An open letter to Pastor/Authors

I have been following you all now for a while and while I haven’t written a book that has ever been published, I have read of the ones you have written. If you have written a book about church leadership, this really isn’t directed toward you. This is more for those who write books involving getting “radical” or “unleashed” or “crazy train” or something like that. Here’s the deal guys. You use way too many exclamation points.

Seriously. Calm it down. When you over use an exclamation point, it robs you of saying anything really powerful. I’m really surprised that your editors haven’t noticed this. Again, I’m not the best writer, nor am I good at punctuation, grammar or spelling but the exclamation points have gotten out of hand.

I really think it stems from the idea that has been floating at the top of the punch bowl of christendom for a while now. The idea has taken many forms but it’s probably best summed up with “real Christianity.” You (Pastor/Author) want us all to be all in sold out powerhouses for Jesus. You want us to be the most pumped up crazy fanatical authentic passionate lovers of Jesus and people. But I look around and while I might see some incremental, small minor changes in my own life and in the lives of those who have read your books, I’m not seeing this big huge explosion of Holy Spirit in everyone’s life. You include great stories of incredible people that you say are just ordinary people who do or have done incredible things and I start to get the idea that being a “real Christian” has become something of an idol, which is sort of ironic.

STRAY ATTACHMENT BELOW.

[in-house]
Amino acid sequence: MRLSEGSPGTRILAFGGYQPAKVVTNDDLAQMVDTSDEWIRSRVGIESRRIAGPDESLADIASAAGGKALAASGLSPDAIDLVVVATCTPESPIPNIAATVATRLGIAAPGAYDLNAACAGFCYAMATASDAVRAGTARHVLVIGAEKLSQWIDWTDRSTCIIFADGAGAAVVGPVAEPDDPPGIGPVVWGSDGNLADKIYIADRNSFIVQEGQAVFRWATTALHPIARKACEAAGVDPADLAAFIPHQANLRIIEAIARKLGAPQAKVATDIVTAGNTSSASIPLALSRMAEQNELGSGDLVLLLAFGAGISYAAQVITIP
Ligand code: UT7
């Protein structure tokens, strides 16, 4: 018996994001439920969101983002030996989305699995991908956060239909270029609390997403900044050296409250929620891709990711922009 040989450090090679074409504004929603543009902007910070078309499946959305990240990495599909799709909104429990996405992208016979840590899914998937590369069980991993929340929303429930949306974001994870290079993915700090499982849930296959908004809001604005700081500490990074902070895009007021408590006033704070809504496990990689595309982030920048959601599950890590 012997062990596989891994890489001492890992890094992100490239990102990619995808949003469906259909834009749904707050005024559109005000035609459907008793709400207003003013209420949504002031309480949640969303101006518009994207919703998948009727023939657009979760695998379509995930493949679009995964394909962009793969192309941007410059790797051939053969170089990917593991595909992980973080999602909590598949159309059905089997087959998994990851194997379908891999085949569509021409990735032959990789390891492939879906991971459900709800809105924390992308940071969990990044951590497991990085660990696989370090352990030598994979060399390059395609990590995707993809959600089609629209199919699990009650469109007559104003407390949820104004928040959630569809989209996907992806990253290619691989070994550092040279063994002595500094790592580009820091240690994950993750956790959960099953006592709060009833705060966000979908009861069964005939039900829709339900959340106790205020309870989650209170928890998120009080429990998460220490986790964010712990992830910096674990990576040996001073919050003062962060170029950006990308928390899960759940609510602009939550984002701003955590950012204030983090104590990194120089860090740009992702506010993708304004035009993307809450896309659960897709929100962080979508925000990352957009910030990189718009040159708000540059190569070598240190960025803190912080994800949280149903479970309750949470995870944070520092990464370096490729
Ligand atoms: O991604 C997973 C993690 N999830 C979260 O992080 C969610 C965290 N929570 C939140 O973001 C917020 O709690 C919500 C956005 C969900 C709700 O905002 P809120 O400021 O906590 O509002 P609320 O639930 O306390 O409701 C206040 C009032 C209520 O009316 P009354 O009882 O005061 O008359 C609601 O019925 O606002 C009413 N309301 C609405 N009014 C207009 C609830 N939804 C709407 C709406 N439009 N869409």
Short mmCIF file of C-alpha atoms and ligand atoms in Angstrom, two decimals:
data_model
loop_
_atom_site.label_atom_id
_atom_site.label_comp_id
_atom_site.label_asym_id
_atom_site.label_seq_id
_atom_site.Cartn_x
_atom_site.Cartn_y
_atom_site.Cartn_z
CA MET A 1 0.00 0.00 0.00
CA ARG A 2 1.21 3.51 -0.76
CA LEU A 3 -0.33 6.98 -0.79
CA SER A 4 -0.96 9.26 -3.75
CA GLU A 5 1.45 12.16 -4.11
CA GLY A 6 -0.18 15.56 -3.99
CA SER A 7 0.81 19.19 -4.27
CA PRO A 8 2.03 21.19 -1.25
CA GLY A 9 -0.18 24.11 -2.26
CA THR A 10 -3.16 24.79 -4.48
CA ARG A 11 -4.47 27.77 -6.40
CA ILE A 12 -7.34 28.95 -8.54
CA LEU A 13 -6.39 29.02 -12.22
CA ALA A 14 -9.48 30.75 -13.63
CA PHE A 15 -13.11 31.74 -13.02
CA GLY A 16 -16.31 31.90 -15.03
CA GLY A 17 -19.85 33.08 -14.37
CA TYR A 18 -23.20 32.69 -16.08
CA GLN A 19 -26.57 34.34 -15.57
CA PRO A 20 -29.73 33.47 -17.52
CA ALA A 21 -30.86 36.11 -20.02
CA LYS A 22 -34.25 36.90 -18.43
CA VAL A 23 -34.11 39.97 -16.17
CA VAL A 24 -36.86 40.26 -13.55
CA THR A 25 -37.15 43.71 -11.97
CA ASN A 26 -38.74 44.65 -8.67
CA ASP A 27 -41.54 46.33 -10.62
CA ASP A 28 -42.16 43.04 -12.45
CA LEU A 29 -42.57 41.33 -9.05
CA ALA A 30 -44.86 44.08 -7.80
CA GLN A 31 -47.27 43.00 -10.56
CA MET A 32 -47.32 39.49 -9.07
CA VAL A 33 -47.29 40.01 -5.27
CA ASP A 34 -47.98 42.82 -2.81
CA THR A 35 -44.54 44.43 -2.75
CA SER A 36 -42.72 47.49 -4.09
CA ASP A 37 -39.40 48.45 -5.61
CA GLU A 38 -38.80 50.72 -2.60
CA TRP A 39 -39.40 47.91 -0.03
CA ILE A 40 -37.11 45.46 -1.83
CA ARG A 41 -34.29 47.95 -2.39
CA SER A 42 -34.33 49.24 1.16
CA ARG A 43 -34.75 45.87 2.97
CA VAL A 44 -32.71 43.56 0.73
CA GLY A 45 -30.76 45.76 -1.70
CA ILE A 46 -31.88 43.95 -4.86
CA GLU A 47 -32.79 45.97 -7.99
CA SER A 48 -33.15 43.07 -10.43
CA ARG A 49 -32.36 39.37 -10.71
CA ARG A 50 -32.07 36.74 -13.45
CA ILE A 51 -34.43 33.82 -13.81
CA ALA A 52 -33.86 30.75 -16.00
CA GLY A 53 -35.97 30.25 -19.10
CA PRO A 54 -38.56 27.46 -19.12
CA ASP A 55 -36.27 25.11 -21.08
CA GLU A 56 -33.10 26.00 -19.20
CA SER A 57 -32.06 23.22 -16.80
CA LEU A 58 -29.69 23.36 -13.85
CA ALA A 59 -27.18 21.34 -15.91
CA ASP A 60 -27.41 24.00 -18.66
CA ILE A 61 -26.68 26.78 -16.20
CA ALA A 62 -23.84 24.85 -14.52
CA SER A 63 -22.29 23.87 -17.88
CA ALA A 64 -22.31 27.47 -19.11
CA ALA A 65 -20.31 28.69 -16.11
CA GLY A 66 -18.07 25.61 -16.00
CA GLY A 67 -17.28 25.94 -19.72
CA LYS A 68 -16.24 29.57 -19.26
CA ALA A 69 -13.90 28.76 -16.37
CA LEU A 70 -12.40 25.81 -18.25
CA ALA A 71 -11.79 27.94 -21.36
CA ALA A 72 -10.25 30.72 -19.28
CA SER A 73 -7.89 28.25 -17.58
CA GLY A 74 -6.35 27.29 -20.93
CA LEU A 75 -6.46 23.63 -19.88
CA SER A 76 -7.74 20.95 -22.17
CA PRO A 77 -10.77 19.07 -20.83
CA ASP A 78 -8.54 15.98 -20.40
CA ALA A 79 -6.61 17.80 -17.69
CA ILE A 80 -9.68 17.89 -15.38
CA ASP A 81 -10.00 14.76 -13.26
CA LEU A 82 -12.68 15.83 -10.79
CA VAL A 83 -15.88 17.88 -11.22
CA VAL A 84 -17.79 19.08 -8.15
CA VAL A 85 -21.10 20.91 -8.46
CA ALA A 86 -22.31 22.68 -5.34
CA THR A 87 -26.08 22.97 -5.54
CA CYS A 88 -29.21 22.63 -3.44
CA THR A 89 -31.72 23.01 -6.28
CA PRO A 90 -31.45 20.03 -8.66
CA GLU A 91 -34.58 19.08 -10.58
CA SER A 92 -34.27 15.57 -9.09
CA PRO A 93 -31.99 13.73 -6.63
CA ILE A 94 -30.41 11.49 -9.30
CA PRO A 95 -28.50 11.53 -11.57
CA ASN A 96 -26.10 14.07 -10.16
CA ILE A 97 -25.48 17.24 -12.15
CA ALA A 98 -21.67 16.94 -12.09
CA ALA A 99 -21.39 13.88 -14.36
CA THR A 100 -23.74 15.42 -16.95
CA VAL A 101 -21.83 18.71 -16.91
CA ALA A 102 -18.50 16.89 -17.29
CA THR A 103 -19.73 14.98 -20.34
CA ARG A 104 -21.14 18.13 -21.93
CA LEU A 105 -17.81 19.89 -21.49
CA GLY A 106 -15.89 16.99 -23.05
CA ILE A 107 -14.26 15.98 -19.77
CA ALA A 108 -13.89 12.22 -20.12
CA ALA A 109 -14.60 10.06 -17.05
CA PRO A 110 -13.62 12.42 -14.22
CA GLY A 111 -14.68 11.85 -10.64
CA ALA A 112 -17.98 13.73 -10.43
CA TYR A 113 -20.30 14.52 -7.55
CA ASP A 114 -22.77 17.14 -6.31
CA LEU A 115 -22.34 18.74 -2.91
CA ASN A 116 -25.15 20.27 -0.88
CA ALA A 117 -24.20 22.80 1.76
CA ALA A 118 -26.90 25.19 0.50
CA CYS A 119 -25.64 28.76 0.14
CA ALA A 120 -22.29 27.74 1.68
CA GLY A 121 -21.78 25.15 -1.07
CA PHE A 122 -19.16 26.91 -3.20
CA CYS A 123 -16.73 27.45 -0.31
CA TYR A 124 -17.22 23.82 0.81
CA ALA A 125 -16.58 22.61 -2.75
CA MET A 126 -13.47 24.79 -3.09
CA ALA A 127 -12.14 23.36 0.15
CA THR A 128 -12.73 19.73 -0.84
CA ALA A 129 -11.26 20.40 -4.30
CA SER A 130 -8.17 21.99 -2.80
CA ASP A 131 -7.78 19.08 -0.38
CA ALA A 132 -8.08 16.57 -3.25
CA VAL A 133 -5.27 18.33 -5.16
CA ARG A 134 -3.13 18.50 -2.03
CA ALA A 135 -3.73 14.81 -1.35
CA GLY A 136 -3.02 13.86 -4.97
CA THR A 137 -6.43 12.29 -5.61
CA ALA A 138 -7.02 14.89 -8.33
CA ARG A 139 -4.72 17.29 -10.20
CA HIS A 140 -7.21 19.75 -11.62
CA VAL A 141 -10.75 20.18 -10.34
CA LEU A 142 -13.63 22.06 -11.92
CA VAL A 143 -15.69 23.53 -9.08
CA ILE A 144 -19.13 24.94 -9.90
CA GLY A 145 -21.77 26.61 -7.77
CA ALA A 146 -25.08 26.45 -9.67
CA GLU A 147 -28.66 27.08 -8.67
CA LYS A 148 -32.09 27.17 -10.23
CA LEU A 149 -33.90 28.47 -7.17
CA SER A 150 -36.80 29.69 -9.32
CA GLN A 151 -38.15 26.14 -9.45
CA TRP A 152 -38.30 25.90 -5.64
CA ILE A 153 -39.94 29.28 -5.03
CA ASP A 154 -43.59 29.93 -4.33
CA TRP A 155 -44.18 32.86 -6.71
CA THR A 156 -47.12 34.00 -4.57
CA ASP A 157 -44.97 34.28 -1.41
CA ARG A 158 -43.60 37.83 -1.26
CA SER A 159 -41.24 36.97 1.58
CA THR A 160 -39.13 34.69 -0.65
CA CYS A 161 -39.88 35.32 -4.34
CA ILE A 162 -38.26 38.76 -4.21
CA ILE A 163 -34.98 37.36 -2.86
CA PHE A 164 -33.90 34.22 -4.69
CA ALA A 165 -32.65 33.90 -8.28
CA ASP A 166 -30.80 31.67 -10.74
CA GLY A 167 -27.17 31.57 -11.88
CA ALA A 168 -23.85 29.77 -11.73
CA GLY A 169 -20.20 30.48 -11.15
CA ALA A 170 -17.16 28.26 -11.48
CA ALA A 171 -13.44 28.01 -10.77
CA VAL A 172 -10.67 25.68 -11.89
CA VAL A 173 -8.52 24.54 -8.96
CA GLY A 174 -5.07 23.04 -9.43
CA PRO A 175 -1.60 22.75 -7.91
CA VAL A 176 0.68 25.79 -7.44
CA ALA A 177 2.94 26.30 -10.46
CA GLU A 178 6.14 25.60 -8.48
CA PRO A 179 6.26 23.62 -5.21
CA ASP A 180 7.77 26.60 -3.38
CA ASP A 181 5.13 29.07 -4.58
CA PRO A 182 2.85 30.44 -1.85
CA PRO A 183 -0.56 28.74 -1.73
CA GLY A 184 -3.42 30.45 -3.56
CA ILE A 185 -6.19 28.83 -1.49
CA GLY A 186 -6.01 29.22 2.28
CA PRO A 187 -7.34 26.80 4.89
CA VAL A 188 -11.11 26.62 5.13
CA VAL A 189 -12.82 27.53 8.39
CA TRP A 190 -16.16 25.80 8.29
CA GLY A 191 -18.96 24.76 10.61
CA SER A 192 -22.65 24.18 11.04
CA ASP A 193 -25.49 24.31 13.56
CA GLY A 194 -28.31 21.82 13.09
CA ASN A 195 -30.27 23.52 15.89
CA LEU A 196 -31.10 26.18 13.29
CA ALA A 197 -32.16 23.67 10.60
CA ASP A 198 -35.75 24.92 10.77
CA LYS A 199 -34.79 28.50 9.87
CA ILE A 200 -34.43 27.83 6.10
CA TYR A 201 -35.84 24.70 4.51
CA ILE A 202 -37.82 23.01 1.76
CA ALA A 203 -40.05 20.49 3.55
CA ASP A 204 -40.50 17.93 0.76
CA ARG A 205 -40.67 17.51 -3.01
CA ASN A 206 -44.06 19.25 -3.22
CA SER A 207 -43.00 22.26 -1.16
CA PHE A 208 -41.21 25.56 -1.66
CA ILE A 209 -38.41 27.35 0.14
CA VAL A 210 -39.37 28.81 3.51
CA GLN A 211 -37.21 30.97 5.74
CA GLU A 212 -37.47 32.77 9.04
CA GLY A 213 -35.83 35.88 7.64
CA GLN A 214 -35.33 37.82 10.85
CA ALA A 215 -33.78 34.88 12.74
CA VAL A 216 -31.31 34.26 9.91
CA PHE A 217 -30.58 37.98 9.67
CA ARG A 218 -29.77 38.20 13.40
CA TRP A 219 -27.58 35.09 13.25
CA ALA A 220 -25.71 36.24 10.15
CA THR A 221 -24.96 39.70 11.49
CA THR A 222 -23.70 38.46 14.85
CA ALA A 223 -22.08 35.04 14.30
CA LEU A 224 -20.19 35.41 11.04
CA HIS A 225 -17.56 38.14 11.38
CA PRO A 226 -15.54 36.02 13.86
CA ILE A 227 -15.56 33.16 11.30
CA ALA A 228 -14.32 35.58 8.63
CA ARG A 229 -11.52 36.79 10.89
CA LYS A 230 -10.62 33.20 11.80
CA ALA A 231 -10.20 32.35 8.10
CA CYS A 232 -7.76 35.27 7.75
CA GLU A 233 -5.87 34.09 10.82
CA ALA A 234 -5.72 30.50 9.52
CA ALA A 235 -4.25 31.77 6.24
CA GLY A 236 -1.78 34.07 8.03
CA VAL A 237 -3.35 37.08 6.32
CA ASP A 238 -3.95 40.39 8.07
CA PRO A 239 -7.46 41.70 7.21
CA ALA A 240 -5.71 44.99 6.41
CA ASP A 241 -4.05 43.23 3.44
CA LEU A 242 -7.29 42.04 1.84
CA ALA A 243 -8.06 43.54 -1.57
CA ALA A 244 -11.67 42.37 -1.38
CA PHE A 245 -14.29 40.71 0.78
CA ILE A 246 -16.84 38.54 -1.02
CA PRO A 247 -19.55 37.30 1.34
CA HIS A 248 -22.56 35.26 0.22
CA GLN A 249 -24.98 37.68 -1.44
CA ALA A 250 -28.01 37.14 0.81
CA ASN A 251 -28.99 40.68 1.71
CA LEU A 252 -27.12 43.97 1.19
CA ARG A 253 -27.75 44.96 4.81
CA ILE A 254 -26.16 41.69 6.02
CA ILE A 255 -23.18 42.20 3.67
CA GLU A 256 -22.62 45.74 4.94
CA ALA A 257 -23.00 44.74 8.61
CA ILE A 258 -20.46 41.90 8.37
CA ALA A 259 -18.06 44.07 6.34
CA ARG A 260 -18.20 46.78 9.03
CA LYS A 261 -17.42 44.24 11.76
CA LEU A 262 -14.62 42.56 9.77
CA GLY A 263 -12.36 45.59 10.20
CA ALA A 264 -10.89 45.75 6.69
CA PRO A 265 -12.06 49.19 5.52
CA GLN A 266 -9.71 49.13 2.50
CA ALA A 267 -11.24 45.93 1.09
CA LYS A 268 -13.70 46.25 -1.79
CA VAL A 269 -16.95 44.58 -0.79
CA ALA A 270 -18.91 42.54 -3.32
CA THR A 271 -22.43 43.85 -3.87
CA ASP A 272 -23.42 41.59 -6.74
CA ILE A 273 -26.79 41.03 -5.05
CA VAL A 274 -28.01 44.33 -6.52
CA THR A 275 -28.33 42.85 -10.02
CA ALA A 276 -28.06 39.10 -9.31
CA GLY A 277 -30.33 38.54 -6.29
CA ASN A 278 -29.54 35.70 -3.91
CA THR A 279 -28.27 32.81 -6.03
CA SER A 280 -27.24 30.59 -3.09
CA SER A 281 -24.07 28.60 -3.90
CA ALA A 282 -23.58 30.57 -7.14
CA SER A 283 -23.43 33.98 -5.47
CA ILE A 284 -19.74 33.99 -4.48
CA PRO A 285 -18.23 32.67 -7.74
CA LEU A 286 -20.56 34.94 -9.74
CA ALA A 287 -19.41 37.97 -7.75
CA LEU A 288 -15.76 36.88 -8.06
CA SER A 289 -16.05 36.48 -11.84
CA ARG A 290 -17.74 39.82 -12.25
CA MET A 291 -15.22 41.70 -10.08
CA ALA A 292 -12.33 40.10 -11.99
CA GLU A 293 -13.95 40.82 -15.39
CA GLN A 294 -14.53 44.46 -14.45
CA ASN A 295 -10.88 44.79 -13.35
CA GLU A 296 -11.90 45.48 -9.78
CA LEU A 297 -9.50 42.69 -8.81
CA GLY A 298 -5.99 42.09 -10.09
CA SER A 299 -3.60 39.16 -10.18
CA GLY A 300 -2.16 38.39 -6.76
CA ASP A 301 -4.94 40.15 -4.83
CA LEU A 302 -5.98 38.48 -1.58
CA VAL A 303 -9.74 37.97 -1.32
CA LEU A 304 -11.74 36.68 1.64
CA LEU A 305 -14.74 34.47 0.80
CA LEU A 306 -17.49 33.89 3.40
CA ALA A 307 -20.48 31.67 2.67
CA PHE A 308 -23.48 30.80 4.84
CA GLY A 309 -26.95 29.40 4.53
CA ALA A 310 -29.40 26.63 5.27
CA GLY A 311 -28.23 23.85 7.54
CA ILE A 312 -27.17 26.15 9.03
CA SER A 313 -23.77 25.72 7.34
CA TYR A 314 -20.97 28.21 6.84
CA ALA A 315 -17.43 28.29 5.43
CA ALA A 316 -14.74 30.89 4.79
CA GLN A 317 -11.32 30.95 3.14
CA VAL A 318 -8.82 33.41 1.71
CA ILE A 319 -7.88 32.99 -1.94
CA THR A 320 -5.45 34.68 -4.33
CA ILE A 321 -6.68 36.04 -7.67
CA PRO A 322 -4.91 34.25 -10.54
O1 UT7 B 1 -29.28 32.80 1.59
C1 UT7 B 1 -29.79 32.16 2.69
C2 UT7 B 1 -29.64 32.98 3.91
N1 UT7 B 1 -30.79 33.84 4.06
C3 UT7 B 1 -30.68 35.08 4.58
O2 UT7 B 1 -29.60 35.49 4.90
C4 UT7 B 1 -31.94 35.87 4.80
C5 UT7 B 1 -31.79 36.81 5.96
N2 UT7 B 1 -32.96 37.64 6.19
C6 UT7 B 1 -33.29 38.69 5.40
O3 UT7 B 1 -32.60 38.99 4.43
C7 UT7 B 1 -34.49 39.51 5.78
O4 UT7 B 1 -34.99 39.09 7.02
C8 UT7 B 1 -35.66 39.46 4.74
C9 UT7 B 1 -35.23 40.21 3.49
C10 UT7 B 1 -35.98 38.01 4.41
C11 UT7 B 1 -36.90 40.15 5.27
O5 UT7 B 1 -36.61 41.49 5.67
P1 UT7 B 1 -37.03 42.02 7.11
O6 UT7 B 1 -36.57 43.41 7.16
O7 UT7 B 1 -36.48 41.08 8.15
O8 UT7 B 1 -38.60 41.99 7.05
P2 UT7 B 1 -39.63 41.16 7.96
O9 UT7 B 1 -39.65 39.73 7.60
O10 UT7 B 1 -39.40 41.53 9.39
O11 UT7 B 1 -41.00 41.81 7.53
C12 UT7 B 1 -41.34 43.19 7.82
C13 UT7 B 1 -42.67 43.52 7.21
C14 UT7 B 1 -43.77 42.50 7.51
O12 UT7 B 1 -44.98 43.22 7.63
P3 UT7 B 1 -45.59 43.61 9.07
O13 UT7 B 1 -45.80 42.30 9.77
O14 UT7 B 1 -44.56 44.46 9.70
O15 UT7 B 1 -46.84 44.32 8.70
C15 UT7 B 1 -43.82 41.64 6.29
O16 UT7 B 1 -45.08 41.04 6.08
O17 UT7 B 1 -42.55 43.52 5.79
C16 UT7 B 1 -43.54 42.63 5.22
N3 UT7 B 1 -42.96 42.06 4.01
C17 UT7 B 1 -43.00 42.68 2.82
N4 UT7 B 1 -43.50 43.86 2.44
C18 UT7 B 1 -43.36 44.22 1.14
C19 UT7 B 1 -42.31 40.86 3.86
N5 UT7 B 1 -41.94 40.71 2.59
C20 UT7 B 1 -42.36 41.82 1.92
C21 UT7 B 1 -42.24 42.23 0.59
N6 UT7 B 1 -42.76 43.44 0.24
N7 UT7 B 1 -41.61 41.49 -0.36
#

I’m not saying there aren’t good things in your books, nor am I saying that I haven’t grown personally or been challenged to change. I have. However, I don’t see Jesus rallying the troops in ever escalating “God-dares.” Jesus never had to try to be radical because He simply was. Perhaps this is my real bedrock issue here. Jesus didn’t pep talk his disciples into frenzied super ministers.

I know that you would mostly agree with me, and I may be taking this “!” a little too far. Yet, I do feel and rather strongly that we don’t need to be focused on trying to be a super Christian, nearly as much as we should be focused on Christ. Which I do believe is the point most of your books make, which could be made even better without a particular point.



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